Not unlike my students, I’m still establishing my professional identity, and perhaps that has led to a heightened awareness of how I frame and present that identity.  My choice to focus on the job market in my provocation about acafandom was, in part, a response to the fact that many of the scholars who have called for the discontinuation of the term (or those, like Will, who make the personal and completely understandable decision to “shut up” about it) tend to be more established scholars.  Louisa Stein eloquently captured most of my feelings on the significance of the term “aca-fan” on her blog, but within my current work at Occidental’s Center for Digital Learning + Research, I see new evidence every single day that this isn’t just a debate within a small corner of media studies over the continued relevance of a term, but one facet of a much broader debate about the growing hybridity and interdisciplinarity that academia now demands.

I’d be curious to hear from others teaching courses on fan studies, media audiences, and/or social media if you’re asking your students to do similar self-reflections.  And, if you broach the topic of acafandom, how do you frame that identity (how it shapes your approach to pedagogy, or your own scholarship, or in terms of framing the articles they read in class)?

San Diego Comic-Con 2011 Recap (Episode II: Attack of the Princess Naked)

27/07

Whew.  I know I promised to post this yesterday, but as you can see it got a bit…epic.  Bear with me gang, I’ll get to the “Oh, You Sexy Geek!” panel, but first a little context:

Having devoted an entire chapter of my dissertation to the “Twilight ruined Comic-Con” protests that occurred in 2009, I have spent a good deal of time thinking about SDCC as a gendered space, analyzing how gendered tensions are manifested in that space, and considering how the popular press reinforces a (false) conception of comic-con as an inherently masculine space.  In this chapter, and in various conference presentations I’ve since given on “Twihate” generally, I spend some time analyzing the implications of an illustrated sidebar from a July 25, 2008 Entertainment Weekly article that attempted to humorously outline SDCC’s consistent “Faces in the Crowd.”

The majority of the “usual suspects” here are (perhaps unsurprisingly) men, from the “Campers,” who “arrive at the convention ballrooms each morning, burrow in, and remain in their seats all day as panel after panel parades in front of them,” to the “Family Man,” an aging fan who hasn’t yet realized that “fandom isn’t genetic.”  Female SDCC attendees, meanwhile, can apparently be divided into two camps: “Princess Nakeds” (defined as a “young woman wearing nothing more than skillfully placed electrical tape”) and “Dr. Girlfriends” (defined as “friends/lover/wives of the Con faithful who have no interest in the convention but attend solely to show their support”).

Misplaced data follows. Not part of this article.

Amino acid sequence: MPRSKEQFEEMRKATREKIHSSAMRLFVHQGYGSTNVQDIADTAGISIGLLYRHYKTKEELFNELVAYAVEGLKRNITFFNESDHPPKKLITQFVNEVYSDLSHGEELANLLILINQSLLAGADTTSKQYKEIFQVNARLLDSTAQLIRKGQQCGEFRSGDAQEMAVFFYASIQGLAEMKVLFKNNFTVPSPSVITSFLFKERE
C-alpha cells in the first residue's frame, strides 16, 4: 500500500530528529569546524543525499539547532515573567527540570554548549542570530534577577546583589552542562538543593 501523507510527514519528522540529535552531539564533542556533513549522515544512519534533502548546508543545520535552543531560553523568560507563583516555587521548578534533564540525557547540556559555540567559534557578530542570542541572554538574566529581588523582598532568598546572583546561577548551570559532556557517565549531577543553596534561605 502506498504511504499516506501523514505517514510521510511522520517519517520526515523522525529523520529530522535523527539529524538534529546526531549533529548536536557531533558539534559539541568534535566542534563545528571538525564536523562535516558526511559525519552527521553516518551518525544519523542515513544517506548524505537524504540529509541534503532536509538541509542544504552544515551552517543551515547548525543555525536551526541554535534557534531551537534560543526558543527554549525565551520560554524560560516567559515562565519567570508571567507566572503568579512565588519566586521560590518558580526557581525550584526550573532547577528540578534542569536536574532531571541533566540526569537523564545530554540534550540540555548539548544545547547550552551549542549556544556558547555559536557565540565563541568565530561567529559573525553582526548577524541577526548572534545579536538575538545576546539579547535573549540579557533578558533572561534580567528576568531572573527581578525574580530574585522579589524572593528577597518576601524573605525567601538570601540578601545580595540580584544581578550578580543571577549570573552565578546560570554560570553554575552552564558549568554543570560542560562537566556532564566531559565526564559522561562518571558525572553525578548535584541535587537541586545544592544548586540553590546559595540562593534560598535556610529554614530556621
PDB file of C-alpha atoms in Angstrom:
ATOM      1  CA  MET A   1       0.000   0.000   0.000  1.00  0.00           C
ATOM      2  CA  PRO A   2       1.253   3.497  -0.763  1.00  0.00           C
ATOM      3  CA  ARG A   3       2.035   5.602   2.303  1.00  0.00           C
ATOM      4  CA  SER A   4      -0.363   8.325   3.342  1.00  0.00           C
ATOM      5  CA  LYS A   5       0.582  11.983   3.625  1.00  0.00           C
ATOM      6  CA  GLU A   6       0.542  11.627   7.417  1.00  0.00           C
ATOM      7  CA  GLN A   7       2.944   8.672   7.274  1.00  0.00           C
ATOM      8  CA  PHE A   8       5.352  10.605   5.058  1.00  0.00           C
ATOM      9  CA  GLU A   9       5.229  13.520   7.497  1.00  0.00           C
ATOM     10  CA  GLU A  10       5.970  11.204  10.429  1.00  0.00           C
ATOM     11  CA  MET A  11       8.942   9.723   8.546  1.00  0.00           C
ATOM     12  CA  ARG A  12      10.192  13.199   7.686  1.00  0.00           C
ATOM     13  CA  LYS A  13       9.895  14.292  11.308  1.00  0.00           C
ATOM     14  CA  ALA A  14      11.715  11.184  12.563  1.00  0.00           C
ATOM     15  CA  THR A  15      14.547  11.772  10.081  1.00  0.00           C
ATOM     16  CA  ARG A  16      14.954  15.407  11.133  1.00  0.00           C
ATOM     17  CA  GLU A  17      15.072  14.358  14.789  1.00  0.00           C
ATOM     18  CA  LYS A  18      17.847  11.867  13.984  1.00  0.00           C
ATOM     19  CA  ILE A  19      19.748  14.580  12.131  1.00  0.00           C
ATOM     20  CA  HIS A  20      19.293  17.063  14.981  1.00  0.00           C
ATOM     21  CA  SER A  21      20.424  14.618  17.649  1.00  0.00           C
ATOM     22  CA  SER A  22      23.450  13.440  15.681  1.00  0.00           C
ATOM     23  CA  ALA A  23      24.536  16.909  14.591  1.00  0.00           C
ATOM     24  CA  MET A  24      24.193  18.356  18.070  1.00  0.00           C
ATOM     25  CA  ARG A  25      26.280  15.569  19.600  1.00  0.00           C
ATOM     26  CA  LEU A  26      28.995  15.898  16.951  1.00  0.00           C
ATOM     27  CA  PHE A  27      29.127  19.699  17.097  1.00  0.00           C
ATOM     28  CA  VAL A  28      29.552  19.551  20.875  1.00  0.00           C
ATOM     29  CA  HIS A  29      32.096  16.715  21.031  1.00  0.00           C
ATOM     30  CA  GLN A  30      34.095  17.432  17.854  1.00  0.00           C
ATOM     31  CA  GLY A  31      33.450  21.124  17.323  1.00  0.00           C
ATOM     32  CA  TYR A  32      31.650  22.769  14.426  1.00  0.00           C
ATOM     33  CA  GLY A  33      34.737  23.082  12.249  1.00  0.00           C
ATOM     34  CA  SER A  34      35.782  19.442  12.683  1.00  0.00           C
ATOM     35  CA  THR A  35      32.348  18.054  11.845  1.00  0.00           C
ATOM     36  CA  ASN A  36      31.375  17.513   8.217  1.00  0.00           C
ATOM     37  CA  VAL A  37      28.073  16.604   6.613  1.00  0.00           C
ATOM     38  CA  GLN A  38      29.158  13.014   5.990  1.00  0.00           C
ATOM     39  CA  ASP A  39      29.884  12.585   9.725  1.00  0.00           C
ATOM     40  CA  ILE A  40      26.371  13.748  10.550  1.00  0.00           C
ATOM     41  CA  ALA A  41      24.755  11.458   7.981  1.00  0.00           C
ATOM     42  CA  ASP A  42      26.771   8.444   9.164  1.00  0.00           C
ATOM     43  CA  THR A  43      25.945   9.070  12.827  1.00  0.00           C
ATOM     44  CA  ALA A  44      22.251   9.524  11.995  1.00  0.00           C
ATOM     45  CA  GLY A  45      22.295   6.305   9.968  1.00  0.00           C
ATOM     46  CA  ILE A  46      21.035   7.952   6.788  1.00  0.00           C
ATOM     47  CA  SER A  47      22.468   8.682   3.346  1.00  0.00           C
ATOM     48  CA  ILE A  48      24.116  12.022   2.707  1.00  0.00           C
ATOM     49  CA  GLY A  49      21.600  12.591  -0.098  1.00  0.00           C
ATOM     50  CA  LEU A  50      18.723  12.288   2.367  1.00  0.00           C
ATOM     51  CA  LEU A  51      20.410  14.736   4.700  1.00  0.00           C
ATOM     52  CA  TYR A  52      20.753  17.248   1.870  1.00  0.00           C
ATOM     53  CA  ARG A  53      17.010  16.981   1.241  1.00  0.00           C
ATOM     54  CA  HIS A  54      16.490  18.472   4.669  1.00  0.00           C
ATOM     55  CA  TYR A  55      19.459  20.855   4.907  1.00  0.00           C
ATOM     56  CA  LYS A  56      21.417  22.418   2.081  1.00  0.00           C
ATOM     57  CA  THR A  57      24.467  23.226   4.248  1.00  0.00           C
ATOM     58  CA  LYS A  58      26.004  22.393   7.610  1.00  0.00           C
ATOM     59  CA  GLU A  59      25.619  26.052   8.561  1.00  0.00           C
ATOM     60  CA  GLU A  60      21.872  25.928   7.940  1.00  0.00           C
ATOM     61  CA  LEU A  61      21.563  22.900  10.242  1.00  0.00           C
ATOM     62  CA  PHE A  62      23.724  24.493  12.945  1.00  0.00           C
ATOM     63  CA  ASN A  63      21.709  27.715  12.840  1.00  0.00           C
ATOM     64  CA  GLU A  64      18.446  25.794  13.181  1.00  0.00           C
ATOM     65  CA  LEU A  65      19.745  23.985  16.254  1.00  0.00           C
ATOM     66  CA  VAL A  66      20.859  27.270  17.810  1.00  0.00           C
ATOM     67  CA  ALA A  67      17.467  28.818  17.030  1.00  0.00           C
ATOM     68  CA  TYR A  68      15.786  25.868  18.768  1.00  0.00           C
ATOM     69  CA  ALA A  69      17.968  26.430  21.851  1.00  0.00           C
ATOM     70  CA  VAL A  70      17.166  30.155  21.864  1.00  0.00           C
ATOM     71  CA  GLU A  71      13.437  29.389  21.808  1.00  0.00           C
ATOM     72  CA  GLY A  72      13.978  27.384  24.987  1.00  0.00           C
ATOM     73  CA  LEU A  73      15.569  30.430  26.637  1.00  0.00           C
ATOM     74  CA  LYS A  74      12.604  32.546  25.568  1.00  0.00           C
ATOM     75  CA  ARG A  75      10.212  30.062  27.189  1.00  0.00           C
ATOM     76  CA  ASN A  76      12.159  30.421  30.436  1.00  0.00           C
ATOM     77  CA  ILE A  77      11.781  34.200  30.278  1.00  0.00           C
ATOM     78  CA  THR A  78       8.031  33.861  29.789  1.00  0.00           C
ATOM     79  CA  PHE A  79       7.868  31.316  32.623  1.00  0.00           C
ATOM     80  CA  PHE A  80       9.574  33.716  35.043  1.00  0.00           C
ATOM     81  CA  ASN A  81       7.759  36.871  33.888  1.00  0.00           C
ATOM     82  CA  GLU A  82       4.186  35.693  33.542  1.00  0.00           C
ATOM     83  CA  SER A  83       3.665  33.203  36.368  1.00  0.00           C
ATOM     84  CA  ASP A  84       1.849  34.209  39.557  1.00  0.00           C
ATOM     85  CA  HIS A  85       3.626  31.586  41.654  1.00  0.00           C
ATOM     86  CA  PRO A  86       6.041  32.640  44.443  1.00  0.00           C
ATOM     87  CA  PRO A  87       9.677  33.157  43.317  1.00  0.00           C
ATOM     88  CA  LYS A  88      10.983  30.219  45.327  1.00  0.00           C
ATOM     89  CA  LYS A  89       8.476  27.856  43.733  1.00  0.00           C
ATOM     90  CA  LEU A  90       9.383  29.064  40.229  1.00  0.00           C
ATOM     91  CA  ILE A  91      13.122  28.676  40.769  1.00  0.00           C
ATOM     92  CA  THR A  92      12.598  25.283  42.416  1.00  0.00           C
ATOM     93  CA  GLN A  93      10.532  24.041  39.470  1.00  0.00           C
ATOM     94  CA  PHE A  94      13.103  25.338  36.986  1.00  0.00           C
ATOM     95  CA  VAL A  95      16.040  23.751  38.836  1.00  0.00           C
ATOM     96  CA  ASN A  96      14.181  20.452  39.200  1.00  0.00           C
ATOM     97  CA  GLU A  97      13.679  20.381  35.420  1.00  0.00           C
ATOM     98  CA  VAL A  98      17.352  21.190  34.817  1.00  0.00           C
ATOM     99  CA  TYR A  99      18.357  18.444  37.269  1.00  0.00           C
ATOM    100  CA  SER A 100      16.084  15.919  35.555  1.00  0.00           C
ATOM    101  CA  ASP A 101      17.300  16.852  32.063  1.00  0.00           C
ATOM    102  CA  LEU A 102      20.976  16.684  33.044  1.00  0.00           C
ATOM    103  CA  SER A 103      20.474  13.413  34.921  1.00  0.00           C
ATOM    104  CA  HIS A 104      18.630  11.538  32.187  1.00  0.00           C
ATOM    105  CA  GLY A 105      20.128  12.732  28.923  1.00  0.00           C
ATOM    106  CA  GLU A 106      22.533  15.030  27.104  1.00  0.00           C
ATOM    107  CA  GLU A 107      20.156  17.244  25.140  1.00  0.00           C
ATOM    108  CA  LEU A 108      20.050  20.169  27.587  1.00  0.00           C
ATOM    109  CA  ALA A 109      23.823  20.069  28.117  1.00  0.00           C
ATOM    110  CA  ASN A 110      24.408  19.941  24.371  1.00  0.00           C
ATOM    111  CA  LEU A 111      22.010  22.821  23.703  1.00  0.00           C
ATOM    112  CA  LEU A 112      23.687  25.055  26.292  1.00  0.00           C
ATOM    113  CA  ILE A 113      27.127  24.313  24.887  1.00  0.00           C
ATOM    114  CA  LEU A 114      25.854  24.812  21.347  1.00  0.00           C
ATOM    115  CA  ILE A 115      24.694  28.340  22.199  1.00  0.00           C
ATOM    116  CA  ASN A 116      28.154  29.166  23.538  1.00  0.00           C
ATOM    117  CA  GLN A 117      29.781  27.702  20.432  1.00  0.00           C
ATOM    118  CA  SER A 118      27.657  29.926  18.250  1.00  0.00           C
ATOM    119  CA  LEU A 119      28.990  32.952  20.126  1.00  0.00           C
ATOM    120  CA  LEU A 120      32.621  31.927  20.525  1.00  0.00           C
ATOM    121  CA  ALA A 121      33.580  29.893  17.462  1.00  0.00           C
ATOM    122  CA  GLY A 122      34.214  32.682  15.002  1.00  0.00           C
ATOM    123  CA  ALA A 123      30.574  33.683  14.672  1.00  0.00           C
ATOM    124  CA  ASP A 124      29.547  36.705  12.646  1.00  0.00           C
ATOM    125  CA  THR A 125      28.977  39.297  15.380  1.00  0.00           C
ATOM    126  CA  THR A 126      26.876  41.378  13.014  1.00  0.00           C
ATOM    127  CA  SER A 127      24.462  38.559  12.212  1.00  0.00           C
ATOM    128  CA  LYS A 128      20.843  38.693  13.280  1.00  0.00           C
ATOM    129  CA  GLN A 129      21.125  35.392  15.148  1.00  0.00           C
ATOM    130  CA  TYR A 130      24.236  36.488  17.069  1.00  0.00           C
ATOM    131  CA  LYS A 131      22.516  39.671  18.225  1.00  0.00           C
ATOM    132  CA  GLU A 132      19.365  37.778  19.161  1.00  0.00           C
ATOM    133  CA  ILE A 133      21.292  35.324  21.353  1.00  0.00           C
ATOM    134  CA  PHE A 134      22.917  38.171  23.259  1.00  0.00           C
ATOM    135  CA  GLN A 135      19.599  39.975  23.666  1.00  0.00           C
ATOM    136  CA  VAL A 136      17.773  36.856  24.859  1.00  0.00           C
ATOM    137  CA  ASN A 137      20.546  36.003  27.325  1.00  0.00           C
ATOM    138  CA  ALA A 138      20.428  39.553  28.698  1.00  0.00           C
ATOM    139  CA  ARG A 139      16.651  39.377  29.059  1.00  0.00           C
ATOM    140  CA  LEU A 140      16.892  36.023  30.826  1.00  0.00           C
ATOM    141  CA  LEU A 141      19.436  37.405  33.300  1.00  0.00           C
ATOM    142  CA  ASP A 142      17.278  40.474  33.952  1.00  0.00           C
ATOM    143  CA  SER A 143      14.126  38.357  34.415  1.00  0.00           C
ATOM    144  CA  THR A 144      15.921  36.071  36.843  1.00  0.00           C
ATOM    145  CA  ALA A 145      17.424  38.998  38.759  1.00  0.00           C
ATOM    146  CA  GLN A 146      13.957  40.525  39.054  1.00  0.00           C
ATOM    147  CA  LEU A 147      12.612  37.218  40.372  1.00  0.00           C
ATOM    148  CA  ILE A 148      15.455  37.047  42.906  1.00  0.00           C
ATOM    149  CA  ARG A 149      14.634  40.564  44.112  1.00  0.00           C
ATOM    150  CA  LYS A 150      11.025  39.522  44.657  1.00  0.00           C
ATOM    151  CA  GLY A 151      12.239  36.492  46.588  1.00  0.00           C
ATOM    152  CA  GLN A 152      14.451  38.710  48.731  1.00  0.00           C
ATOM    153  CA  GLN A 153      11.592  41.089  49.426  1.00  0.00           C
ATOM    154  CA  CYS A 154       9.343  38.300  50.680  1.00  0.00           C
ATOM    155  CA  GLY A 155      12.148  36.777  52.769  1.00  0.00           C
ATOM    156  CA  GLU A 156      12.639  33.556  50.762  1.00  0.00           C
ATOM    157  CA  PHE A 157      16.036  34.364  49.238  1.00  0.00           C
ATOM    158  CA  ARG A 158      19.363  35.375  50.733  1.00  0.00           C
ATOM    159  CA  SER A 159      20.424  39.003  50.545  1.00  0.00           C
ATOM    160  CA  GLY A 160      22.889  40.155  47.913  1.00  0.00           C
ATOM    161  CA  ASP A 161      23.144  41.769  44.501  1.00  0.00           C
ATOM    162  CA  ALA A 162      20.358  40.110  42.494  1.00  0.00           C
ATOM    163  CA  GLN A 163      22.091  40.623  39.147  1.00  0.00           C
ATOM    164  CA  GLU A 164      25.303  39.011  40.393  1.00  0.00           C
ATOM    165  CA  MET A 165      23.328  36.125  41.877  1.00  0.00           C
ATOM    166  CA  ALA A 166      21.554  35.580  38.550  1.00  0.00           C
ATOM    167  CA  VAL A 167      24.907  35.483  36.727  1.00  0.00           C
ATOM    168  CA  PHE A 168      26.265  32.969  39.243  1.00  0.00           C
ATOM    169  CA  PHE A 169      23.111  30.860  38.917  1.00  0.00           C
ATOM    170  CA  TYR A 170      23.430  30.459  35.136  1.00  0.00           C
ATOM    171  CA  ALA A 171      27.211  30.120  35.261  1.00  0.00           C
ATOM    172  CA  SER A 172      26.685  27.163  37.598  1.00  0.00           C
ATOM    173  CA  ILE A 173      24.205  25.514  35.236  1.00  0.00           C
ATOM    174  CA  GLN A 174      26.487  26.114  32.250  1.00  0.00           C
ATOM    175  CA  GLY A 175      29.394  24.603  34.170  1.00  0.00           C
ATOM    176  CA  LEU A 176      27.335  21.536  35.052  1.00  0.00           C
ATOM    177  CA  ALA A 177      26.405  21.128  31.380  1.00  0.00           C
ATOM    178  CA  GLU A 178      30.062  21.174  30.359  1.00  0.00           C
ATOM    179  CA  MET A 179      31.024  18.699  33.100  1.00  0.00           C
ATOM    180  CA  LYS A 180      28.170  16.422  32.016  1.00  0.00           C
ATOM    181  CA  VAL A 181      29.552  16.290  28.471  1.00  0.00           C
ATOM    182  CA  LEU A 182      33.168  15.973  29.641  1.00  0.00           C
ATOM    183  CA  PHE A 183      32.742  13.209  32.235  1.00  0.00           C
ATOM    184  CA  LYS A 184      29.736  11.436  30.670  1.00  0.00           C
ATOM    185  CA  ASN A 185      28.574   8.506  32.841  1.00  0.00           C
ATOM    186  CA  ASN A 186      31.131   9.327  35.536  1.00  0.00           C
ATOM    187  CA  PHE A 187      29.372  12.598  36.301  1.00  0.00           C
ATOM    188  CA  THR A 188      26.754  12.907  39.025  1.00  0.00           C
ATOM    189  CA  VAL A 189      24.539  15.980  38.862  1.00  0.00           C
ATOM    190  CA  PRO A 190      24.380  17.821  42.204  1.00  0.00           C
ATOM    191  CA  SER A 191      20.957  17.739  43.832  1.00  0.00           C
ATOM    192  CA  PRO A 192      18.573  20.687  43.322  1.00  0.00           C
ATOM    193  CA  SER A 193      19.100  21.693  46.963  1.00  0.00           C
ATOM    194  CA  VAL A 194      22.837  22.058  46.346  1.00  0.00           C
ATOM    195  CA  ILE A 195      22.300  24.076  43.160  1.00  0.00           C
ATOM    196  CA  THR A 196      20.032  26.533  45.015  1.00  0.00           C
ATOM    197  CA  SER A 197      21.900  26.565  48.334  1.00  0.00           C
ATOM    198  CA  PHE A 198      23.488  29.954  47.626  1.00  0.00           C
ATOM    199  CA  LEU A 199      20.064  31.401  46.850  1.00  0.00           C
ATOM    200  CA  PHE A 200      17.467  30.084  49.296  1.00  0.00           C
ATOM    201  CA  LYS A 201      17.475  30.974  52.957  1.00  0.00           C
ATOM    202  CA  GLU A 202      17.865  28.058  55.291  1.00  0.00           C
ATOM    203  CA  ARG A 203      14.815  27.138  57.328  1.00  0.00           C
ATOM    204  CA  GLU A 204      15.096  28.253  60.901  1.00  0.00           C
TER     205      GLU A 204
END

Admittedly, all of the SDCC attendee archetypes outlined above perpetuate crude stereotypes about fans generally, and mock male and female fans equally.  What makes these two “fangirl” representations especially problematic for me is not the fact that they trade in old pathologies, but that they offer no real point of identification for most female SDCC attendees.  The “Princess Nakeds” are constructed as sexualized spectacles rather than fans, offering themselves up for the implied male gaze of SDCC attendees.  As discussed at length in the “Oh, You Sexy Geek!” panel, many fangirls choose to cosplay in sexually explicit garb and claim that choice as empowering, but the fact that the “Princess Naked” is here constructed as a separate category from the “LARPer” is telling.  Even if we assume that the term “Princess Naked” is a reference to the disproportionate number of “Slave Leias” that tend to populate events like SDCC (as the accompanying caricature would suggest), the description divorces the archetype from cosplay and LARPing traditions and makes it difficult to read this (by definition, sexualized) display as a form of fan production.  Wearing her costume of “strategically placed electrical tape” (what character is this supposed to be?!?), the “Princess Naked” under this definition isn’t attempting to embody a specific character, she is simply offering herself up as a sexualized object for the fanboy gaze.  She is, in the parlance of the panel in question, simply “pandering.”

The “Dr. Girlfriend” archetype is, in some sense, far more troubling to me than the implicit alignment of the “Princess Naked” with the sexually objectified “booth babe.”  As I’m sure you’re all well aware, “Dr. Girlfriend” is a reference to a character on the cult Cartoon Network Adult Swim series The Venture Bros. (2003-present). Costumed in the retro style of Jacqueline Kennedy, and voiced by the male co-writer of the show, Doc Hammer, the clash between her hyperfeminine aesthetic and decidedly masculine aural presence has made Dr. Girlfriend one of the show’s most popular characters, and a favorite character for fangirls to cosplay.